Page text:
I have anxiety and the idea of not having to remember to take a pill or check in on anything really appealed to me. Also, the pill had been really hard on my body—from weight gain to potentially suicidal thoughts at times. I wanted something without hormones and that could simplify the overall process, and my doctor recommended this!

Not going to lie, the insertion was unpleasant. My Gyno gave me a pill to soften my cervix but it just didn’t work on me at all. I guess I have a strong cervix! It was a pinching sensation and honestly I felt like it took an hour when it really only took a few minutes. However, after that I had pretty minimal cramping for about a day or so. Since then I’ve had zero problems physically, although it definitely made my flow dramatically heavier during my periods. I’ve only just mellowed out this year. BUT I credit it with regulating my cycle—not sure if that’s scientifically true but I’m incredibly regular, down to the day. I love that! [Note from the science team at Clue: You’re right Emma, there isn’t any research that suggests copper IUDs regulate menstrual cycles.]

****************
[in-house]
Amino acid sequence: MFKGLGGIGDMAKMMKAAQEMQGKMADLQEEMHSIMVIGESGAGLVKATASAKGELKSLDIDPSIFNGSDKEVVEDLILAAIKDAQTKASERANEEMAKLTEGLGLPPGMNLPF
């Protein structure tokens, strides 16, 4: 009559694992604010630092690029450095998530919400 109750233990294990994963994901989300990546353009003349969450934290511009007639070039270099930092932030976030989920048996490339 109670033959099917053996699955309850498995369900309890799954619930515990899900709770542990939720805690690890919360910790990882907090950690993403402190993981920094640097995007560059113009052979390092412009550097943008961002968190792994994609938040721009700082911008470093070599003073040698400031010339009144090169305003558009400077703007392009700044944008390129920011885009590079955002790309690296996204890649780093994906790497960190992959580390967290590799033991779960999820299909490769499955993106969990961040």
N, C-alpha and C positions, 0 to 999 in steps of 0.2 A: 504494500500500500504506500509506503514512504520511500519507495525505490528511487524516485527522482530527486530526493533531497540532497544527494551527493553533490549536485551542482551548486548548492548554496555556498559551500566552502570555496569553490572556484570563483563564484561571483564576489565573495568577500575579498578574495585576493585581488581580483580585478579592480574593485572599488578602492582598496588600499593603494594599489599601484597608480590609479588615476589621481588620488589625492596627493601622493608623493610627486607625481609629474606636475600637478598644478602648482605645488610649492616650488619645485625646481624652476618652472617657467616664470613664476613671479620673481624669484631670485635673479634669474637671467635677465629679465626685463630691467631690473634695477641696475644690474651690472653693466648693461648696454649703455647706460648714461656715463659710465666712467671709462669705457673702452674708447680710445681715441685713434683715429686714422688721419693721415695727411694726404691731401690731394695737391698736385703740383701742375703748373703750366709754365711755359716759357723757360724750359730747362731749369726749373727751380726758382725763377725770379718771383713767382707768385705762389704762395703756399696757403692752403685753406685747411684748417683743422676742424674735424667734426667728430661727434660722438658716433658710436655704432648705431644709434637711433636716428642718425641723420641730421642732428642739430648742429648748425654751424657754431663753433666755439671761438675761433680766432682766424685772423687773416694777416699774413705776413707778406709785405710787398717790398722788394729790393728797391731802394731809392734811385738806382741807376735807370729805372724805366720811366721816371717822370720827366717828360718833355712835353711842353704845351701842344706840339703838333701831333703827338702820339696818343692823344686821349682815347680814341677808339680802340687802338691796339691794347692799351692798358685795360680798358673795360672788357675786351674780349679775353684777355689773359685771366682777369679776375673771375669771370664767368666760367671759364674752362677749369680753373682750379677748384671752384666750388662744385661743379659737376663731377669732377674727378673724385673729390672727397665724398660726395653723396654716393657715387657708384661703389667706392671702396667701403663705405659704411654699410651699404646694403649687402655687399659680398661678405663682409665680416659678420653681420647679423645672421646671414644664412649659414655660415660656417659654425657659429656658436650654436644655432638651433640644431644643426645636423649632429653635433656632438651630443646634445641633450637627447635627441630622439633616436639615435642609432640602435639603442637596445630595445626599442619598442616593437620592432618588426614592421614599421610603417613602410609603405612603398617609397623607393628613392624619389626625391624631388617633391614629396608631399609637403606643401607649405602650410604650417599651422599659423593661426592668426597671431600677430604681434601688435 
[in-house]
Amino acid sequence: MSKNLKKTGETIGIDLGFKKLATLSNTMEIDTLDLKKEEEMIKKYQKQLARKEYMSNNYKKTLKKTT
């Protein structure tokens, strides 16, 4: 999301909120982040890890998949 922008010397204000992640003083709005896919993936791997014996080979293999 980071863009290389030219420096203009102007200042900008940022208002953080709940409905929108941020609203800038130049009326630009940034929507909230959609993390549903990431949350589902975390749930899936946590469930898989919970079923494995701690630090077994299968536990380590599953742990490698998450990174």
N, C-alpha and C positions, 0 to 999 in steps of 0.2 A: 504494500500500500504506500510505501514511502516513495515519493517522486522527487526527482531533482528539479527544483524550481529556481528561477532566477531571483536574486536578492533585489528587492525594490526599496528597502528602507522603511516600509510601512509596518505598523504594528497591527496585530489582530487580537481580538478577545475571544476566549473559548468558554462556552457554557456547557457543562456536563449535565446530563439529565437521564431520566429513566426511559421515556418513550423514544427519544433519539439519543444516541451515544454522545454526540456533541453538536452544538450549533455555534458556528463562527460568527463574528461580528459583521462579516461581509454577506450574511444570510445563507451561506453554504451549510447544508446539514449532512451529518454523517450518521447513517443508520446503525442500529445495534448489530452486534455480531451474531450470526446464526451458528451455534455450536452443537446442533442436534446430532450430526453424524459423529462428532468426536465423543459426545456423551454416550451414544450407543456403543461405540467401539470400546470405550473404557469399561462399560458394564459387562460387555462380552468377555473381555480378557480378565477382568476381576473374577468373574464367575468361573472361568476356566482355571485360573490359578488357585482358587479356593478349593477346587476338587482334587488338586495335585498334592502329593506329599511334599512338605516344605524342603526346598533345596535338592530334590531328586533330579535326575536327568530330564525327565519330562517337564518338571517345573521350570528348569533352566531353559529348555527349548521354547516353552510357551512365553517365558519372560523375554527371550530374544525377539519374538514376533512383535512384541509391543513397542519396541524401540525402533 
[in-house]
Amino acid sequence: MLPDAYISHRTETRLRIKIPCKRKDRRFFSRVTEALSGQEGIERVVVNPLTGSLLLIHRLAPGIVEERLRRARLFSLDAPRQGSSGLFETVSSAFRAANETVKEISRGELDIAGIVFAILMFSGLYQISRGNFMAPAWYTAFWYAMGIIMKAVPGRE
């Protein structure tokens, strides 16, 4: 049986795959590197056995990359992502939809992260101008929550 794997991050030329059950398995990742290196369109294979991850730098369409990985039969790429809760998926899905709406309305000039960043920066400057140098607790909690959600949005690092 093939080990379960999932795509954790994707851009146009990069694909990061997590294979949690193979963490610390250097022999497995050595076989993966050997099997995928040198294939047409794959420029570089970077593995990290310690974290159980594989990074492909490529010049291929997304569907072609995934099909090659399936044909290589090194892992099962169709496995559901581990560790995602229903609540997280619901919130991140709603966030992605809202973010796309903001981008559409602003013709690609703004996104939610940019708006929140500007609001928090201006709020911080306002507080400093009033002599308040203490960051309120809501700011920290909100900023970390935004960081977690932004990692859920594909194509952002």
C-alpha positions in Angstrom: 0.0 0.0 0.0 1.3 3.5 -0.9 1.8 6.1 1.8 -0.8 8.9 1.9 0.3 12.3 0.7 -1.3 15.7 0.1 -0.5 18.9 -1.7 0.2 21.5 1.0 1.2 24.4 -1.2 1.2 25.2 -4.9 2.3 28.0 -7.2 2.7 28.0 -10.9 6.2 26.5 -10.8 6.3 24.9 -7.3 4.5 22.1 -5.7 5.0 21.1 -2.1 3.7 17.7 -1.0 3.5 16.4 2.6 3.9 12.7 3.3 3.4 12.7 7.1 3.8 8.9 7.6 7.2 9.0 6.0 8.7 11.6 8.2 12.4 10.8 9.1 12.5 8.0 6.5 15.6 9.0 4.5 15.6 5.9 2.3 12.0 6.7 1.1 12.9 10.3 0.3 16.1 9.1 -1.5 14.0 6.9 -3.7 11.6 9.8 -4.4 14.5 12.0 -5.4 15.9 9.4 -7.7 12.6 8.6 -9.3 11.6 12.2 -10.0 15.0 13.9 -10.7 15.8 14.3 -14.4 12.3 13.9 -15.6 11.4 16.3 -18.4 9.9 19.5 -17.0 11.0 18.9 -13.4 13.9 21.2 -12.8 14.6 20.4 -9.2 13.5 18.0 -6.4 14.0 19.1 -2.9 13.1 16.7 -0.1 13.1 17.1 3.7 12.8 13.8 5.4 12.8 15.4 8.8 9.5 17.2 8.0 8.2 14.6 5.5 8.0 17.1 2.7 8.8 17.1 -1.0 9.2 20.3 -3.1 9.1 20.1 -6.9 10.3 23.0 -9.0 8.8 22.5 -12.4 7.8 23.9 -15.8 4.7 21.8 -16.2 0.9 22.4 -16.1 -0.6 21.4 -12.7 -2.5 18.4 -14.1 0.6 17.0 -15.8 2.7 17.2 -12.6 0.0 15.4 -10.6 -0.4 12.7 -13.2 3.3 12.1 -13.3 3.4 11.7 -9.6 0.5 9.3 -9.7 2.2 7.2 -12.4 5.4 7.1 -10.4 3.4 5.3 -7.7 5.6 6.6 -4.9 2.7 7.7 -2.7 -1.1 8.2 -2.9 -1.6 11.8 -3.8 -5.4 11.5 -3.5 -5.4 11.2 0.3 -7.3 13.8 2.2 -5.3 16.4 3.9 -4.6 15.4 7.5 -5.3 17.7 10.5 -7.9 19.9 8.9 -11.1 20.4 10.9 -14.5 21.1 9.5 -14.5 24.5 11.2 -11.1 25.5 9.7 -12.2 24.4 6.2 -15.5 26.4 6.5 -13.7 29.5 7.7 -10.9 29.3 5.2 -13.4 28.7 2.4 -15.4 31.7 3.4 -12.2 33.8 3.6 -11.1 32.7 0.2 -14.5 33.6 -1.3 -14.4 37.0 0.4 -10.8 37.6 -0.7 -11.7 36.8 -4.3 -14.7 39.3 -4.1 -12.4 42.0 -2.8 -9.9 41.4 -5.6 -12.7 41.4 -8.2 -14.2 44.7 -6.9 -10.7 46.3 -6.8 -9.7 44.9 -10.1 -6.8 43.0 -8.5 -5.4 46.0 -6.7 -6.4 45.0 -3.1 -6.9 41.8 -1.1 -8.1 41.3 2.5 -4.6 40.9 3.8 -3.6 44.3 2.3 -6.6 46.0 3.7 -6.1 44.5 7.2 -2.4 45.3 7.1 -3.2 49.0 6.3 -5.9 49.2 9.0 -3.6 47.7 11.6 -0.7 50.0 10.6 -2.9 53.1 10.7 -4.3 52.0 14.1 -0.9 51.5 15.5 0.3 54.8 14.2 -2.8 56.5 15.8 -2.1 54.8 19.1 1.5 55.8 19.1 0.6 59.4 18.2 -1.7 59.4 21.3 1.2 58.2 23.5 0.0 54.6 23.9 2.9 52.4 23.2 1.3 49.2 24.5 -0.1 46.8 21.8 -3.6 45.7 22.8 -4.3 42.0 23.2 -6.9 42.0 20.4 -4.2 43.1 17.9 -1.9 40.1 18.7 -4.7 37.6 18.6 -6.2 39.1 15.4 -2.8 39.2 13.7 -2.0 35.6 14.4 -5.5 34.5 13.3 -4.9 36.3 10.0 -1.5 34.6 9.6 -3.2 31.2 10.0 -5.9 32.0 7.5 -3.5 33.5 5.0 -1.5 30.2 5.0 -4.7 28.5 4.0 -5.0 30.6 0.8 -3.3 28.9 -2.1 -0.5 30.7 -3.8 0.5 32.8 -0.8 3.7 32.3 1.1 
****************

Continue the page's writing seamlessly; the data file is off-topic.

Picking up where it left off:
I would wholeheartedly recommend it, but I think you really have to know your body before considering it. Because I was so in touch with the intimate details of my own cycle, I could spot abnormalities or shifts immediately after the insertion. Overall it’s been life changing for me in a good way, so I think it should be embraced!

Thank god OB/GYNs are embracing this as an option for younger women. I’m so glad my current Gyno was so supportive—my previous Gyno was not at all, and that was really hard to deal with!
—Emma Chikow, woman, 24, London, UK

“No hormones, and it’s a long term solution that I don't have to think about”